Fox News senior judicial analyst Andrew Napolitano argued that Dr. Christine Blasey Ford, the woman who says Supreme Court nominee Brett Kavanaugh held her down, covered her mouth with his hand, and attempted to take off her clothing when they were both in high school, should be subpoenaed and forced to testify to the Senate Judiciary Committee about her account. Fox & Friends co-host Brian Kilmeade suggested also subpoenaing notes from Ford's therapist. And later in the program, fellow co-host Ainsley Earhardt said it would be “great” if the committee did subpoena Ford because “That's very dangerous to accuse someone of that and then not follow through with it.”
Sen. Chuck Grassley (R-IA), chairman of the Judiciary Committee, has already refused to ask for an FBI background investigation into Ford's account and to ask for testimony from the man Ford says witnessed the assault, Mark Judge.
From the September 20 edition of Fox News' Fox & Friends:
ANDREW NAPOLITANO (FOX NEWS SENIOR JUDICIAL ANALYST): Here's the dilemma faced by Judge [Brett] Kavanaugh: There's a basic rule of thumb -- and this makes sense whether you're a lawyer or a judge or in a schoolyard -- you don't deny something until you've been accused of it, until you can get your hands around the accusation. Right now we're dealing with an accusation which is hearsay. Dr. [Christine Blasey] Ford spoke to a reporter for The Washington Post. The Washington Post printed what, in her view, is an accurate version of what Dr. Ford told her. Should Judge Kavanaugh be responding to an allegation recounted in a newspaper? Or should he be responding to the person who actually says he attempted to harm her? In the real world, it would only happen with the latter. In the real world, if she didn't show up, if she didn't articulate her allegations against him, there'd be no obligation on his part to respond.
Now, he's dying to say, “I don't know what she's accusing me of. I wasn't there. It didn't happen.” But it is dangerous to deny before -- particularly under oath, before the allegation is made. So, I have a suggestion, if I may, for Senator Grassley and company: Subpoena her.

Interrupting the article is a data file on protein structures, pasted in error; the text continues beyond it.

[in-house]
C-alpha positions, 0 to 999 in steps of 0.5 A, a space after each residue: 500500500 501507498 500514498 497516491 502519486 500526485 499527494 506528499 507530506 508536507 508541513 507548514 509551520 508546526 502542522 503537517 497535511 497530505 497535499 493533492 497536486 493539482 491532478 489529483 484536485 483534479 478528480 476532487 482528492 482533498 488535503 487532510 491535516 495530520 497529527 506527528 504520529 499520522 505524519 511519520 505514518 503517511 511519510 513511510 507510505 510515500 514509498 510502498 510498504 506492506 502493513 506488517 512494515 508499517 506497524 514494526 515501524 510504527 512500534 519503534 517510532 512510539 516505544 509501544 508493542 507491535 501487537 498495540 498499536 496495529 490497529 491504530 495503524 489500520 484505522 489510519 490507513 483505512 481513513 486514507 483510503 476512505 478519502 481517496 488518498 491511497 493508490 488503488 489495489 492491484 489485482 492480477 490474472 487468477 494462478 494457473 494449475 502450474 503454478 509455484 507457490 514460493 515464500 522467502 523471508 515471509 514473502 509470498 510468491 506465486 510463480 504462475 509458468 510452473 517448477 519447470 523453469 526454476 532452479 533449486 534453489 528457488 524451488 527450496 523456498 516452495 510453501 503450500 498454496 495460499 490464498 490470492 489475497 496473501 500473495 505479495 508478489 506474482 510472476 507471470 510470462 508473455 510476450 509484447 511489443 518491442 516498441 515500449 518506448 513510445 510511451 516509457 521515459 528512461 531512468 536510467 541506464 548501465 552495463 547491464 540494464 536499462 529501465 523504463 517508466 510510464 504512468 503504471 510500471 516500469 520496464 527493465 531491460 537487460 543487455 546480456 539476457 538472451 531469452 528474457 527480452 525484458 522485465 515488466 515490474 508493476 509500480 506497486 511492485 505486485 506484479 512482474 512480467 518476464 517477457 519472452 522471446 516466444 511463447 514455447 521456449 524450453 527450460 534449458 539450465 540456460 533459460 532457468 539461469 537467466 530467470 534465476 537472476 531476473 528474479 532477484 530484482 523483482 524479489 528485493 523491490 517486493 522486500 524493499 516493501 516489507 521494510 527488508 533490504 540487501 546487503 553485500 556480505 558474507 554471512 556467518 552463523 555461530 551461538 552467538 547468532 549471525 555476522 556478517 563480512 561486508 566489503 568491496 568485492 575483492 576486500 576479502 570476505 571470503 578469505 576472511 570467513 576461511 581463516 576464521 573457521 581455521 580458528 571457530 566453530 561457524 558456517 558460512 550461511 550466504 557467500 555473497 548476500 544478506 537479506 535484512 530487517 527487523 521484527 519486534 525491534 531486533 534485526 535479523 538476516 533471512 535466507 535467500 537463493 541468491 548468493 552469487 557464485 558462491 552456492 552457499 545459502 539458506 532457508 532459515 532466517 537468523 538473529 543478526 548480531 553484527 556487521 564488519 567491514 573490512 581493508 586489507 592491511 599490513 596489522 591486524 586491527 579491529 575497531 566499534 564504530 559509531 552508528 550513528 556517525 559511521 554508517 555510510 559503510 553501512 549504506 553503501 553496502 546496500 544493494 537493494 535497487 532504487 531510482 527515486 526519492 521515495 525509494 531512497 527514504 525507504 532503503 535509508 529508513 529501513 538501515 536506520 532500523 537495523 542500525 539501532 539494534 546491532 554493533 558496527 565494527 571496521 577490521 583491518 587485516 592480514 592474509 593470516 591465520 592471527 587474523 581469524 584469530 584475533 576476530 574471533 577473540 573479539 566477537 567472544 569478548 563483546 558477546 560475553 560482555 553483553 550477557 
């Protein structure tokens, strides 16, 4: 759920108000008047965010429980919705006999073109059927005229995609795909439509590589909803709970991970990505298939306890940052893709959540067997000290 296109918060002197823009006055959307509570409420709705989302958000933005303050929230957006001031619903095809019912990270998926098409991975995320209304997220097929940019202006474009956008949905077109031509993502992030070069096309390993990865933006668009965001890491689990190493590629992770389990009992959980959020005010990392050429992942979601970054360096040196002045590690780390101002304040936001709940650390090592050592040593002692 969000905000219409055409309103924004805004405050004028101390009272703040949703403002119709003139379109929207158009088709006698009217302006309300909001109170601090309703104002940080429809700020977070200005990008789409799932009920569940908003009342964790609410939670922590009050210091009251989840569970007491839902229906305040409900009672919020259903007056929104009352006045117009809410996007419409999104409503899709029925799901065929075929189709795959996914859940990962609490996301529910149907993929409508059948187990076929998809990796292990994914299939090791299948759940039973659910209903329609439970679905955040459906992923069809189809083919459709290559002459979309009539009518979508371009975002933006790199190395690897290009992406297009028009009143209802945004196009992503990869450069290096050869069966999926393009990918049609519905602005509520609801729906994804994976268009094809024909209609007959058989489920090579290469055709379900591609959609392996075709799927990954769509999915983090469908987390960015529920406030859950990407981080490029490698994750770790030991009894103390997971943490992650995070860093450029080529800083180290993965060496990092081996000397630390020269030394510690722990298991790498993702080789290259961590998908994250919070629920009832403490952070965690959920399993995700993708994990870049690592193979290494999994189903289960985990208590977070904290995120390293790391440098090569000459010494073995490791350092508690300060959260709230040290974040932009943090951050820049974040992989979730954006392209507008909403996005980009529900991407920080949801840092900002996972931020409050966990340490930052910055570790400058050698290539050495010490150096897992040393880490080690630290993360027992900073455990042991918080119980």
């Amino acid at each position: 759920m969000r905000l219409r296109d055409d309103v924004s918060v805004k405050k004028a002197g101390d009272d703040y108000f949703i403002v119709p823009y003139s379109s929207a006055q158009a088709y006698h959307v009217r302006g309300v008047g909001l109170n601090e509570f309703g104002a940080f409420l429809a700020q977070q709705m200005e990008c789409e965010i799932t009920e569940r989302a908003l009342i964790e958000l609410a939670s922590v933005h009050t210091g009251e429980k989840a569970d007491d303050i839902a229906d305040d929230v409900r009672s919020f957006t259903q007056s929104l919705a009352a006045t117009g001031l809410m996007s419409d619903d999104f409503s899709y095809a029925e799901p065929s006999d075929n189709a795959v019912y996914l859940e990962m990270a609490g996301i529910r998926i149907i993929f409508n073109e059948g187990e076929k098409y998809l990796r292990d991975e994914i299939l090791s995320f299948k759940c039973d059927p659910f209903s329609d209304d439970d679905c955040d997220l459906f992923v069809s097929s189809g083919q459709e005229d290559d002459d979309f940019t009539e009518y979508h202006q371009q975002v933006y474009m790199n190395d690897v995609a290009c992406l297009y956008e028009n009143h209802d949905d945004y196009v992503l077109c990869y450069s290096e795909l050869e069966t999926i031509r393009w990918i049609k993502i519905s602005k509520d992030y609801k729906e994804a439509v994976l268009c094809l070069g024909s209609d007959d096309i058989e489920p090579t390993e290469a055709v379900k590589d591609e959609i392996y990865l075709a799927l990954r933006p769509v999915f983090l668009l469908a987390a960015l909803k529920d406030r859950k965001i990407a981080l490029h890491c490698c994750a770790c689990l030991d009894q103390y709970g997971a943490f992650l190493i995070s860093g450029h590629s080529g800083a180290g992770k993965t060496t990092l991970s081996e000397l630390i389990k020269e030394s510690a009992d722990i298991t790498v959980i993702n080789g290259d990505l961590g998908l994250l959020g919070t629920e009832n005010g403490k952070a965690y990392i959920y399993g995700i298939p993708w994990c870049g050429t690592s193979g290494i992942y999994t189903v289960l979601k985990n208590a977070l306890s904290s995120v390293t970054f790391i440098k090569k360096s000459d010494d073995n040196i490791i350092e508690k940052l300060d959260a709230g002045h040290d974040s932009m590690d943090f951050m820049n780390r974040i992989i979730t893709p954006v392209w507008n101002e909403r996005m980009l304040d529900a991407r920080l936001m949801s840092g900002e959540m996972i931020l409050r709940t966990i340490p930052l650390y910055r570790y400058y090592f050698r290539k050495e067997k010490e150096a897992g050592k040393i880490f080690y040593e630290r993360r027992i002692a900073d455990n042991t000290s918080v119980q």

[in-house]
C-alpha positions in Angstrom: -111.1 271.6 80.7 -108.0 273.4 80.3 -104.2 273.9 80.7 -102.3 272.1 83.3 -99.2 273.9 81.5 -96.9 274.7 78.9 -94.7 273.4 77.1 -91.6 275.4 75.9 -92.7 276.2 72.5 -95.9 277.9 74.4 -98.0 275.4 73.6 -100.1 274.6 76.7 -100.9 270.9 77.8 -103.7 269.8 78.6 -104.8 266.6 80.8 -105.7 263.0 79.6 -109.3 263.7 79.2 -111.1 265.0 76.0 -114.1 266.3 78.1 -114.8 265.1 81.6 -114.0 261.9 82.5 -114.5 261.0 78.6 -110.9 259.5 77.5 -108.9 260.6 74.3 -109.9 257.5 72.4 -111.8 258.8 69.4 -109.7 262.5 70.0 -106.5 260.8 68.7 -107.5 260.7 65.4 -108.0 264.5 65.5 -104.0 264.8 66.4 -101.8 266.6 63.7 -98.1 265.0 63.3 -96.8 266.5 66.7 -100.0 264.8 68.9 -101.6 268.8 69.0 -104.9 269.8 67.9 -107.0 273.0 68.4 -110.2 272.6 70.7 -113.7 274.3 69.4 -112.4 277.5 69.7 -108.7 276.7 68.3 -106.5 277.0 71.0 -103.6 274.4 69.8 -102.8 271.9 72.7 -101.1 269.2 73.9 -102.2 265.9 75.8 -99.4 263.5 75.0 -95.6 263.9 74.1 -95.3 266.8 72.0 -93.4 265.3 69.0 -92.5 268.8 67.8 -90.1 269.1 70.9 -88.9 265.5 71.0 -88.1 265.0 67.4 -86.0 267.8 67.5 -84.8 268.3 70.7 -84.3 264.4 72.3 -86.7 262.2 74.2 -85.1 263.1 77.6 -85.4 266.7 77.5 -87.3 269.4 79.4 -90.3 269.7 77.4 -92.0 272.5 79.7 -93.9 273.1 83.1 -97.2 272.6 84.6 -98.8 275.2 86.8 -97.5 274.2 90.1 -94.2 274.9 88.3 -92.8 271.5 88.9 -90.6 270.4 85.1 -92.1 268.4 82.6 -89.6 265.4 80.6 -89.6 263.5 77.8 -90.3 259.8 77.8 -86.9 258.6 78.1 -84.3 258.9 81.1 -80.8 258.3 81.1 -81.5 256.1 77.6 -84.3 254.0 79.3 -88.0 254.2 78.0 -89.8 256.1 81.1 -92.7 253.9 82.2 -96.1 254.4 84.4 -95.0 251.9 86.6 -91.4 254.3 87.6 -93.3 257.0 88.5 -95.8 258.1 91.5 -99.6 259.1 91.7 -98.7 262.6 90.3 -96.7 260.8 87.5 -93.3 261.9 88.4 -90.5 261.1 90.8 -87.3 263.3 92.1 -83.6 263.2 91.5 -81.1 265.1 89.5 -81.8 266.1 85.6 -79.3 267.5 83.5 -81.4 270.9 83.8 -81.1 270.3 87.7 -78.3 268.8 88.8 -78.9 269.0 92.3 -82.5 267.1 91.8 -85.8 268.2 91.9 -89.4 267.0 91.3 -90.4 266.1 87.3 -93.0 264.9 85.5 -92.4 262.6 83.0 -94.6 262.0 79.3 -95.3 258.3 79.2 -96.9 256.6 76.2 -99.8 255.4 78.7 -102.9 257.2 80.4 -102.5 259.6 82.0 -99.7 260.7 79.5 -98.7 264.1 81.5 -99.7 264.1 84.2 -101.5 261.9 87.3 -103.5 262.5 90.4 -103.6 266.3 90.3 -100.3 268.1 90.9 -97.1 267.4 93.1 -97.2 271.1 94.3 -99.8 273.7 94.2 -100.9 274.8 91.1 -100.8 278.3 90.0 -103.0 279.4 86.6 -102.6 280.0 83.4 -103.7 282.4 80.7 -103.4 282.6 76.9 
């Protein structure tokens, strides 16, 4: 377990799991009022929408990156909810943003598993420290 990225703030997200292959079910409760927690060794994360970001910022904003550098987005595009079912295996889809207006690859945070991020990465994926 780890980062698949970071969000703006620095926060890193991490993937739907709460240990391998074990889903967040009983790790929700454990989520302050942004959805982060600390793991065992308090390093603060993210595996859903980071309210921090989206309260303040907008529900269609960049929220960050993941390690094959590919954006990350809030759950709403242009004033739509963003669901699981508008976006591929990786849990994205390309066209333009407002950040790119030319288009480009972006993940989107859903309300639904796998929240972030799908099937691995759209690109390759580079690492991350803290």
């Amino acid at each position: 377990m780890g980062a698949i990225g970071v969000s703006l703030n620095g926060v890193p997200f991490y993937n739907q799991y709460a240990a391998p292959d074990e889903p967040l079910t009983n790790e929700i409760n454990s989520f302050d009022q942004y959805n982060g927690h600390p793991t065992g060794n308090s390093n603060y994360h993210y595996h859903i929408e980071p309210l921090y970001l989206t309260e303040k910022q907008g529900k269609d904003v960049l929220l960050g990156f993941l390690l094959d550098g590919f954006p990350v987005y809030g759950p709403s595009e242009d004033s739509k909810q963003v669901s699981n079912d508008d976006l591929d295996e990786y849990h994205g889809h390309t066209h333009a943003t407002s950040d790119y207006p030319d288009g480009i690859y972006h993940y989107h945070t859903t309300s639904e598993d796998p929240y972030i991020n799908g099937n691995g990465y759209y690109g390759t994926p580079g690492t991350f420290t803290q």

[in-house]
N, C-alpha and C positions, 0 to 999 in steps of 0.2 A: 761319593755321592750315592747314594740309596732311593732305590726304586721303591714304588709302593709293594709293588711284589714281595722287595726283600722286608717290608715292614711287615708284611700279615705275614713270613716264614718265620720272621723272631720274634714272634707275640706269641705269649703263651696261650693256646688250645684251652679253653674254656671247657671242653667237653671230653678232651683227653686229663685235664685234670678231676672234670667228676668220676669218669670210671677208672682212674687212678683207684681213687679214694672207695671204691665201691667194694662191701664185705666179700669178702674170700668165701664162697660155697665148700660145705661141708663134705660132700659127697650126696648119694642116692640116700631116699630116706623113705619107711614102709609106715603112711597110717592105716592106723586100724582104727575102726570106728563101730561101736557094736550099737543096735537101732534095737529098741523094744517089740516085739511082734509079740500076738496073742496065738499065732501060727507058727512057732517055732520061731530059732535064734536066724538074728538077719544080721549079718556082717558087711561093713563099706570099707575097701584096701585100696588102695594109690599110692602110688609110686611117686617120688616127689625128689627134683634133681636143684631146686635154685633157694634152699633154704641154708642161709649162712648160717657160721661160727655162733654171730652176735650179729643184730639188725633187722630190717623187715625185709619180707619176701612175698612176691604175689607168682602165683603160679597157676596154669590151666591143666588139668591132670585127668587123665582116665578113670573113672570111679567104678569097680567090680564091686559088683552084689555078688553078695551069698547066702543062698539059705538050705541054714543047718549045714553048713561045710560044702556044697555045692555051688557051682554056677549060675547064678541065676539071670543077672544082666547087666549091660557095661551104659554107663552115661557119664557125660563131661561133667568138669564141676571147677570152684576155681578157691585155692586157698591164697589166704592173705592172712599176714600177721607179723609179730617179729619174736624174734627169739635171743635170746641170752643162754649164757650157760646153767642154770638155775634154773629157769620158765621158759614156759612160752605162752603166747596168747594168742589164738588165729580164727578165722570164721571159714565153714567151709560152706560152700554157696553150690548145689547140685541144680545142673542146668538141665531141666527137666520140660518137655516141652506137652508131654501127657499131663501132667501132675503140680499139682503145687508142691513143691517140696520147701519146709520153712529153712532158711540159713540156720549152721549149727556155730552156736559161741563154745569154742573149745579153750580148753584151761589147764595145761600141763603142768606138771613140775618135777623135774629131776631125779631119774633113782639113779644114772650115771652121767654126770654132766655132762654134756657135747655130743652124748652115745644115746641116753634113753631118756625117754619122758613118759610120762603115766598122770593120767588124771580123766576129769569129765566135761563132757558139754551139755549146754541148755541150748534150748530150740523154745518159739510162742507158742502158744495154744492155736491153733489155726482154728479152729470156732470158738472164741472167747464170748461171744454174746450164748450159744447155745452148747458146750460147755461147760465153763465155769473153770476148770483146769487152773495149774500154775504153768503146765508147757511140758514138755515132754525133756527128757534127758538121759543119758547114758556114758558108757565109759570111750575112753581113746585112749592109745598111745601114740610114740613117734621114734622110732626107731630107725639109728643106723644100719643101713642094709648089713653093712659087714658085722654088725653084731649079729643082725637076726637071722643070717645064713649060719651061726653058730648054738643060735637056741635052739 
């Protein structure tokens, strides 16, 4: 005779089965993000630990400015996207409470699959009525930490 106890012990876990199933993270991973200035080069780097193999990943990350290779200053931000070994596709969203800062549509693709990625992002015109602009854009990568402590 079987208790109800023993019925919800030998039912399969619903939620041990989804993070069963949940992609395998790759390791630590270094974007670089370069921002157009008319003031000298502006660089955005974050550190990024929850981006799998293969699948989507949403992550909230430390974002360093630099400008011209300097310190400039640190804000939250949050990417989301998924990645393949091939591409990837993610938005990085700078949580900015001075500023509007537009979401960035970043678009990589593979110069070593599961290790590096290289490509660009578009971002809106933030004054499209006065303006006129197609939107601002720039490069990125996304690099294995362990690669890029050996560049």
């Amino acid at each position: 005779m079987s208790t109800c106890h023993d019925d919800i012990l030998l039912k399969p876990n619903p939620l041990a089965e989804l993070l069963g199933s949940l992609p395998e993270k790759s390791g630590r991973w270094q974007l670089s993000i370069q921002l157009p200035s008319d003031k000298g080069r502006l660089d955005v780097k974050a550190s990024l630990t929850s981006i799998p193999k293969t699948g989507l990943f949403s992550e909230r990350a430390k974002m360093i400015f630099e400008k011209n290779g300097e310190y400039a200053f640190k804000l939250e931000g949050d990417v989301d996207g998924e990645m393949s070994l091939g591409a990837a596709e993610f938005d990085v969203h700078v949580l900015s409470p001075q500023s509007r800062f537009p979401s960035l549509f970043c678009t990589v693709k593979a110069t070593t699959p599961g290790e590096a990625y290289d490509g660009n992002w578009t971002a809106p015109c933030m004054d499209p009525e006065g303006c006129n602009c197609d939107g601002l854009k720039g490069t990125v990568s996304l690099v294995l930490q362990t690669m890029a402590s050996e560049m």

STEVE DOOCY (CO-HOST): Whoa.
NAPOLITANO: She decided to go to the press, maybe reluctantly. She voluntarily spoke to The Washington Post.
BRIAN KILMEADE (CO-HOST): Provide the therapist notes.
NAPOLITANO: Correct. If they subpoena Dr. Ford, if they subpoena the therapist notes, if they subpoena Dr. Ford's husband who, according to Dr. Ford, was there when this incident was recounted, then they can interrogate them.
AINSLEY EARHARDT (CO-HOST): Wouldn't that be great if [Senate Judiciary Committee Chairman Chuck Grassley] did subpoena her? Because then we could hear from her. She needs to be heard. If this is true, it is a problem. I don't think that he should be confirmed if this is true. If he's capable of that, he should not be confirmed. Most women would agree with that.
But if it's not true, if it's not true this is what 65 women in his past have said he is an upstanding guy, he's a great man. They don't believe that this happened. He's a father, he's a husband, and if someone is going to accuse a man of this, then they need to come forward. She already spoke to the The Washington Post. So, [Fox News senior judicial analyst Judge Andrew Napolitano] said, if she's already talked to the press about it, then she should come forward and speak to these senators so we can get to the bottom of this. That's very dangerous to accuse someone of that and then not follow through with it.